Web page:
This was a prospective study involving 10 sonographers who had received The Fetal Medicine Foundation Certificates of Competence in the 11 + 0 to 13 + 6 weeks' scan and in uterine and umbilical artery Doppler. The sonographers were given practical training in the accurate assessment of the ductus venosus by fulfilling the following criteria (Figures 1 and 2):

  • the examination should be undertaken during fetal quiescence;

  • the magnification of the image should be such that the fetal thorax and abdomen occupy the whole screen;

  • a right ventral mid-sagittal view of the fetal trunk should be obtained and color flow mapping should be undertaken to demonstrate the umbilical vein, ductus venosus and fetal heart;

  • the pulsed Doppler sample should be small (0.5–1 mm) to avoid contamination from the adjacent veins, and it should be placed in the yellowish aliasing area, which is the portion immediately above the umbilical sinus;

  • the insonation angle should be less than 30°;

  • the filter should be set at a low frequency (50–70 Hz) so that the A-wave is not obscured; and

  • the sweep speed should be high (2–3 cm/s) so that the waveforms are spread allowing better assessment of the A-wave.

thumbnail image

Figure 1. Right ventral mid-sagittal ultrasound image of the fetal trunk demonstrating the position of the pulsed Doppler gate for the study of ductus venosus blood flow.

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Figure 2. Flow velocity waveforms from the ductus venosus in 12-week fetuses: (a) normal waveform with positive A-wave; (b) reversed A-wave; (c) contamination from the umbilical vein, which could lead to the erroneous diagnosis of positive A-wave; and (d) contamination from the hepatic vein, which could lead to the erroneous diagnosis of reversed A-wave.

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When these criteria are satisfied, it is possible to assess the A-wave and determine qualitatively whether the flow is positive, absent or reversed.

The sonographers were asked to examine the ductus venosus during the routine 11 + 0 to 13 + 6-week scan, which is carried out transabdominally, and either to record that they were unable to do so or, if they were successful, to obtain a hard record of the waveform and to classify this according to the A-wave into normal (positive) or abnormal (absent or reversed). On a daily basis one of two highly trained sonographers examined all the images and determined whether the quality was adequate and whether the original diagnosis of normal or abnormal A-wave was correct. Consequently, each scan was assessed by the experienced sonographers as being successful or unsuccessful (failure to obtain a waveform, poor quality image with contamination or wrong classification of the A-wave).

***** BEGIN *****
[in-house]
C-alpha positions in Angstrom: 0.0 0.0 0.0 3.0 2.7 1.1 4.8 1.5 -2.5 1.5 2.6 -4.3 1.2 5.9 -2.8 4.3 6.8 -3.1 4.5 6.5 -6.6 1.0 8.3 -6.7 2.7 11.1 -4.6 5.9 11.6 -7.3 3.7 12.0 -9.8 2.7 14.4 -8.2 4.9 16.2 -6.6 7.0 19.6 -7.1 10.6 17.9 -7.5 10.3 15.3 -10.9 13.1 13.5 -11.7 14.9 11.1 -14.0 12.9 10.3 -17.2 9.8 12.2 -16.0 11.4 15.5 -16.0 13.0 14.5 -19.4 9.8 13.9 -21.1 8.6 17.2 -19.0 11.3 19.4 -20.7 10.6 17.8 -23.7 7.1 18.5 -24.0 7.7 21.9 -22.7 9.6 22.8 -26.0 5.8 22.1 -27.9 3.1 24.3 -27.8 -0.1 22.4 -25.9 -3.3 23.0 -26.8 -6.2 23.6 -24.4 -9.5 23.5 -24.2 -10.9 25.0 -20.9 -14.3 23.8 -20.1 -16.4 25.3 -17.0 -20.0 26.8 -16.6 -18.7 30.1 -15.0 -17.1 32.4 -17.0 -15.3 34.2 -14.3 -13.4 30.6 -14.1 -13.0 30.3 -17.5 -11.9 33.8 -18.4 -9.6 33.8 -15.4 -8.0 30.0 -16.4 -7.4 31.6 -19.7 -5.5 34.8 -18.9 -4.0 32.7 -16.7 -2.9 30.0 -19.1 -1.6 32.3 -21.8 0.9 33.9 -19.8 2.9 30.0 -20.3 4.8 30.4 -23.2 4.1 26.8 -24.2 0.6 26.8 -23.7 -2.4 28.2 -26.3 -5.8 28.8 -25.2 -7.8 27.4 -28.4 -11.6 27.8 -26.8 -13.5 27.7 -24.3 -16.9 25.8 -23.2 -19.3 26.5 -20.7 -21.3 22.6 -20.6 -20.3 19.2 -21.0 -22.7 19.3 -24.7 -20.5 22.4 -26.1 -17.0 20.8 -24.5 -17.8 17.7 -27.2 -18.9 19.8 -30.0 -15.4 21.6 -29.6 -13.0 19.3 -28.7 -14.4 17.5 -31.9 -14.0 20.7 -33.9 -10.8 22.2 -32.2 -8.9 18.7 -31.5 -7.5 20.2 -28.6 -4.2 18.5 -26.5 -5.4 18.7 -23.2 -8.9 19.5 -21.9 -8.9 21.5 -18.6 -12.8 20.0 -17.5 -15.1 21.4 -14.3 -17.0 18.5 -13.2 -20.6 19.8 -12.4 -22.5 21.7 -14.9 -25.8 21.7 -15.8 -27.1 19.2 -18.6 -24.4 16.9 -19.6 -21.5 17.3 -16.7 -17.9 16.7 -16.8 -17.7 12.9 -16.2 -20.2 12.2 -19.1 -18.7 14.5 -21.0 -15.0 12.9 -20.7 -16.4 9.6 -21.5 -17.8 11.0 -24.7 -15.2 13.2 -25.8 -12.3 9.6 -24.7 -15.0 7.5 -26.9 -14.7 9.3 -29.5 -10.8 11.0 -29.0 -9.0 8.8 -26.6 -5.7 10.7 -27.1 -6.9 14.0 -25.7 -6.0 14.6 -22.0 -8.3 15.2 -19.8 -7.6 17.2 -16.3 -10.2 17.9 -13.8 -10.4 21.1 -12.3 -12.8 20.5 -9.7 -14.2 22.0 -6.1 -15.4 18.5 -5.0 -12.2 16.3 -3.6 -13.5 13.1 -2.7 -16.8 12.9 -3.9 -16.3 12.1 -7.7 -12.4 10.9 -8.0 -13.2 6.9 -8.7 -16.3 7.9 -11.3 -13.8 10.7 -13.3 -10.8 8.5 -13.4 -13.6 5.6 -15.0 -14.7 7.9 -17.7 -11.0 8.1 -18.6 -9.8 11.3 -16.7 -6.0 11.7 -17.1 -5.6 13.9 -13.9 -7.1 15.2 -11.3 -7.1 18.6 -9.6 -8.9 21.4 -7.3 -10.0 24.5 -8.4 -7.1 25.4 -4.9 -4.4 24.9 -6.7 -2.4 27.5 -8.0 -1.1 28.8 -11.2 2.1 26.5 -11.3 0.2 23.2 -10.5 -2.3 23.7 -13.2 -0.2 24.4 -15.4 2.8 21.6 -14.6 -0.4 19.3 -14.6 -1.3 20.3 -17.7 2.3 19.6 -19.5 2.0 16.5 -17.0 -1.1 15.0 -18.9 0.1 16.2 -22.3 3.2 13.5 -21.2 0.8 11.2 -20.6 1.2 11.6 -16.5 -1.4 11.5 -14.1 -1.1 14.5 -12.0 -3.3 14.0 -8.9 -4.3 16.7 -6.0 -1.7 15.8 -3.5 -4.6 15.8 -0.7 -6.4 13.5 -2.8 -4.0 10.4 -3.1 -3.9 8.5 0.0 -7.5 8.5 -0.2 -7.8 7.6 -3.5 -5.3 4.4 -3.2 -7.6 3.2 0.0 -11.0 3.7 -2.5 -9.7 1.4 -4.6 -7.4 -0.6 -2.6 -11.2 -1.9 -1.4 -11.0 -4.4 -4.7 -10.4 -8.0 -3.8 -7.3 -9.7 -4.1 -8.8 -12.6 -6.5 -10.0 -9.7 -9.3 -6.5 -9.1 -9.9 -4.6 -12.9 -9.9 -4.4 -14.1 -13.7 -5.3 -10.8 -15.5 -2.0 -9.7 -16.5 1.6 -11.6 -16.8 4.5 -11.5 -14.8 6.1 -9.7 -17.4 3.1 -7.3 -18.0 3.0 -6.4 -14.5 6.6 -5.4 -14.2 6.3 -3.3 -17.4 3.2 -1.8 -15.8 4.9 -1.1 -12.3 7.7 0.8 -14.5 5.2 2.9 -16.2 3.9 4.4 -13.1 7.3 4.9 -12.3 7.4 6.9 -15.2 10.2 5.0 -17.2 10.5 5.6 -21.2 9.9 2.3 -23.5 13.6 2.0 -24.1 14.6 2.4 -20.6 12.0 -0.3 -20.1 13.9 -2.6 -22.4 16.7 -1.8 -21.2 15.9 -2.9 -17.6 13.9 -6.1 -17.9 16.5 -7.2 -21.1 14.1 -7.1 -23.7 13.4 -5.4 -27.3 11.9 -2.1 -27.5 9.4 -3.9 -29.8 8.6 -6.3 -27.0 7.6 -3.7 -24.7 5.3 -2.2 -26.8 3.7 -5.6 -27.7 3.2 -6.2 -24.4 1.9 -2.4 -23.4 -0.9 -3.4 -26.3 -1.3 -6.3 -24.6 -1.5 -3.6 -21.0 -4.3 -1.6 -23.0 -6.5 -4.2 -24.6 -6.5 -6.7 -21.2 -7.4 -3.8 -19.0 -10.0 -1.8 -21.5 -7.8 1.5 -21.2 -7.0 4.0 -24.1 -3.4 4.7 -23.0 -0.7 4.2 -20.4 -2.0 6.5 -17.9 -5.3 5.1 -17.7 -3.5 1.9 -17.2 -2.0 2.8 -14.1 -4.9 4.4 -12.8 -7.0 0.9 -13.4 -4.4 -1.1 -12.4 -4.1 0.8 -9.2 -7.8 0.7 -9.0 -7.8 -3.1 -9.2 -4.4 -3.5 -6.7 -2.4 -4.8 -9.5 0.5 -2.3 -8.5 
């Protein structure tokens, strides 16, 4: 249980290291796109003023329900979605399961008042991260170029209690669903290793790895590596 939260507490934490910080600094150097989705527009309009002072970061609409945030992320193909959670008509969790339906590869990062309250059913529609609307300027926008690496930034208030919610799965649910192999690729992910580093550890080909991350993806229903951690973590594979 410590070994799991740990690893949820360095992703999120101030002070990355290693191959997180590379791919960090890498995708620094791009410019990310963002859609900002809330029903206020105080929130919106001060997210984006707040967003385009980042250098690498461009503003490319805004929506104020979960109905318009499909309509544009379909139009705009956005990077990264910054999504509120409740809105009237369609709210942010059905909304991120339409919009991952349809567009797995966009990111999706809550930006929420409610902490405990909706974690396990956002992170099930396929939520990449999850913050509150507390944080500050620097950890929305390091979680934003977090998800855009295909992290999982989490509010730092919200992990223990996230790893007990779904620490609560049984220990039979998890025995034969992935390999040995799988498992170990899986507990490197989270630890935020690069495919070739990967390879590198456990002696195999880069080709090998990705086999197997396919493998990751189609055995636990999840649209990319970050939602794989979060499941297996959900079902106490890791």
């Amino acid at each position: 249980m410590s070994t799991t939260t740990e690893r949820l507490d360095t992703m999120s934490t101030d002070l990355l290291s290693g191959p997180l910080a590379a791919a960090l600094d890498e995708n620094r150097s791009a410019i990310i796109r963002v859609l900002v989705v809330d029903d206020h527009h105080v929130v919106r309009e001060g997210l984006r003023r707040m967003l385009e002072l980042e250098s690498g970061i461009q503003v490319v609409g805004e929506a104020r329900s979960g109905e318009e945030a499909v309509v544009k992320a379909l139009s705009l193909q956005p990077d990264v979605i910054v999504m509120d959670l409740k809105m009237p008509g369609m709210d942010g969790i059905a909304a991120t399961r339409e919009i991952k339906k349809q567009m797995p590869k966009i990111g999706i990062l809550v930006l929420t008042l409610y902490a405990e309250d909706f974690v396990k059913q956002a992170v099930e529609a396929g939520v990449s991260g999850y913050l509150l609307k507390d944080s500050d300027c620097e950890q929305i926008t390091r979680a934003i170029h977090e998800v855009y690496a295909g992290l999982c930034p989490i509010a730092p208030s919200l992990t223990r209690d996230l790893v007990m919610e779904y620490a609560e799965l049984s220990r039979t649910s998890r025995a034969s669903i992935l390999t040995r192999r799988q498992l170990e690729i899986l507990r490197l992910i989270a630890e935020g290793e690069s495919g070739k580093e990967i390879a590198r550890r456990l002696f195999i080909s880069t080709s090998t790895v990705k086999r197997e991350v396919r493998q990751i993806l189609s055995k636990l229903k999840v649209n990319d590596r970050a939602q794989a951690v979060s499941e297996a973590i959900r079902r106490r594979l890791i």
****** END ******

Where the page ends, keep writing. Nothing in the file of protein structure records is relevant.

Each sonographer performed a total of 300 examinations, the data were analyzed in 15 groups of 20 examinations and in each group the percentage of unsuccessful examinations was calculated. Regression analysis was used to examine whether successful examination of the ductus was significantly related to fetal crown–rump length (CRL) in mm, maternal ethnic origin (Caucasian, Afro-Caribbean, Asian, Oriental or mixed), body mass index (BMI) in kg/m2 and number of scans (in chronological order from 1 to 300 for each sonographer).

Results

  1. Top of page
  2. Abstract
  3. Introduction
  4. Methods
  5. Results
  6. Discussion
  7. Acknowledgements
  8. References

The 10 sonographers carried out a combined total of 3000 scans at a mean gestational age of 12 (range, 11 + 0 to 13 + 6) weeks; the median fetal CRL was 63.4 (range, 45–84) mm and the median nuchal translucency (NT) thickness was 1.8 (range, 0.9–9.3) mm. The ethnic origin of the women was Caucasian in 2124 (70.8%) cases, Afro-Caribbean in 594 (19.8%), Asian in 138 (4.6%), Oriental in 48 (1.6%) and mixed in 96 (3.2%). The median maternal BMI was 24.5 (range, 15.4–53.5) kg/m2.

In the total 3000 cases examined by the 10 trainee sonographers there were 2849 (95.0%) successful examinations (A-wave positive, n = 2681, absent, n = 57, reversed, n = 111) and 151 unsuccessful, including 104 failures to obtain a waveform, 30 cases where the quality of the image was considered to be inadequate and 17 cases in which the classification of the A-wave was wrong.